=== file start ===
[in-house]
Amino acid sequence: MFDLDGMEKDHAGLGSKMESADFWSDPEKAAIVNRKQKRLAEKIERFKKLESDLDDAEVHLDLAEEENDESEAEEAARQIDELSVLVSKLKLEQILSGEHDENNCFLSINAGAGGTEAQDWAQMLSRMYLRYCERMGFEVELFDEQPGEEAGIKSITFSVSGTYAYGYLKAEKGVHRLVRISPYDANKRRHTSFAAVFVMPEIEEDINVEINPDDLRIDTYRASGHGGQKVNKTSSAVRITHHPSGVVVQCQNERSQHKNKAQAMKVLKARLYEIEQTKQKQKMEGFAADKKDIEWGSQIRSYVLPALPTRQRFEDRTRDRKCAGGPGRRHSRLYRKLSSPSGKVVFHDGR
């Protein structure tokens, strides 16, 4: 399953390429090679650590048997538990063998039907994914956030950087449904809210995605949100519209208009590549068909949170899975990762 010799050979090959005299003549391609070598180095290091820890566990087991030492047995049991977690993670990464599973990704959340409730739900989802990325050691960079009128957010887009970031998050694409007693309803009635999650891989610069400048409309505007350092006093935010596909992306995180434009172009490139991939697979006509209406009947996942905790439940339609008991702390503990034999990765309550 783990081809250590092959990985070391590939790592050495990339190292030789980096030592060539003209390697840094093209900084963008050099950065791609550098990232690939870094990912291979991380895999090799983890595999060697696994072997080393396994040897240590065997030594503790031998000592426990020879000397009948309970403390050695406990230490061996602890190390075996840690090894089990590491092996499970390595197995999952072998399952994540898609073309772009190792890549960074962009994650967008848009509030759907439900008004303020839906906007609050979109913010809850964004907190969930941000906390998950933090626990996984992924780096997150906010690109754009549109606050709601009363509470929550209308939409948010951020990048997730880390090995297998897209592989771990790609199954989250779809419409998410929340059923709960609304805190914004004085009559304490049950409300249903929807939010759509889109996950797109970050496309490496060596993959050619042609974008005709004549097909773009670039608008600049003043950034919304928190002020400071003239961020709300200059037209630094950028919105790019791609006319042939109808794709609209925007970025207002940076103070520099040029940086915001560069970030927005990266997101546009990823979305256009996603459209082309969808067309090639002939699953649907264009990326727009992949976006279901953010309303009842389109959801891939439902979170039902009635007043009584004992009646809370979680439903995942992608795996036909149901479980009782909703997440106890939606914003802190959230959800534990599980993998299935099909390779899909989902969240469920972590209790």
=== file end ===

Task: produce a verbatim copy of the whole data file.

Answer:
[in-house]
Amino acid sequence: MFDLDGMEKDHAGLGSKMESADFWSDPEKAAIVNRKQKRLAEKIERFKKLESDLDDAEVHLDLAEEENDESEAEEAARQIDELSVLVSKLKLEQILSGEHDENNCFLSINAGAGGTEAQDWAQMLSRMYLRYCERMGFEVELFDEQPGEEAGIKSITFSVSGTYAYGYLKAEKGVHRLVRISPYDANKRRHTSFAAVFVMPEIEEDINVEINPDDLRIDTYRASGHGGQKVNKTSSAVRITHHPSGVVVQCQNERSQHKNKAQAMKVLKARLYEIEQTKQKQKMEGFAADKKDIEWGSQIRSYVLPALPTRQRFEDRTRDRKCAGGPGRRHSRLYRKLSSPSGKVVFHDGR
């Protein structure tokens, strides 16, 4: 399953390429090679650590048997538990063998039907994914956030950087449904809210995605949100519209208009590549068909949170899975990762 010799050979090959005299003549391609070598180095290091820890566990087991030492047995049991977690993670990464599973990704959340409730739900989802990325050691960079009128957010887009970031998050694409007693309803009635999650891989610069400048409309505007350092006093935010596909992306995180434009172009490139991939697979006509209406009947996942905790439940339609008991702390503990034999990765309550 783990081809250590092959990985070391590939790592050495990339190292030789980096030592060539003209390697840094093209900084963008050099950065791609550098990232690939870094990912291979991380895999090799983890595999060697696994072997080393396994040897240590065997030594503790031998000592426990020879000397009948309970403390050695406990230490061996602890190390075996840690090894089990590491092996499970390595197995999952072998399952994540898609073309772009190792890549960074962009994650967008848009509030759907439900008004303020839906906007609050979109913010809850964004907190969930941000906390998950933090626990996984992924780096997150906010690109754009549109606050709601009363509470929550209308939409948010951020990048997730880390090995297998897209592989771990790609199954989250779809419409998410929340059923709960609304805190914004004085009559304490049950409300249903929807939010759509889109996950797109970050496309490496060596993959050619042609974008005709004549097909773009670039608008600049003043950034919304928190002020400071003239961020709300200059037209630094950028919105790019791609006319042939109808794709609209925007970025207002940076103070520099040029940086915001560069970030927005990266997101546009990823979305256009996603459209082309969808067309090639002939699953649907264009990326727009992949976006279901953010309303009842389109959801891939439902979170039902009635007043009584004992009646809370979680439903995942992608795996036909149901479980009782909703997440106890939606914003802190959230959800534990599980993998299935099909390779899909989902969240469920972590209790």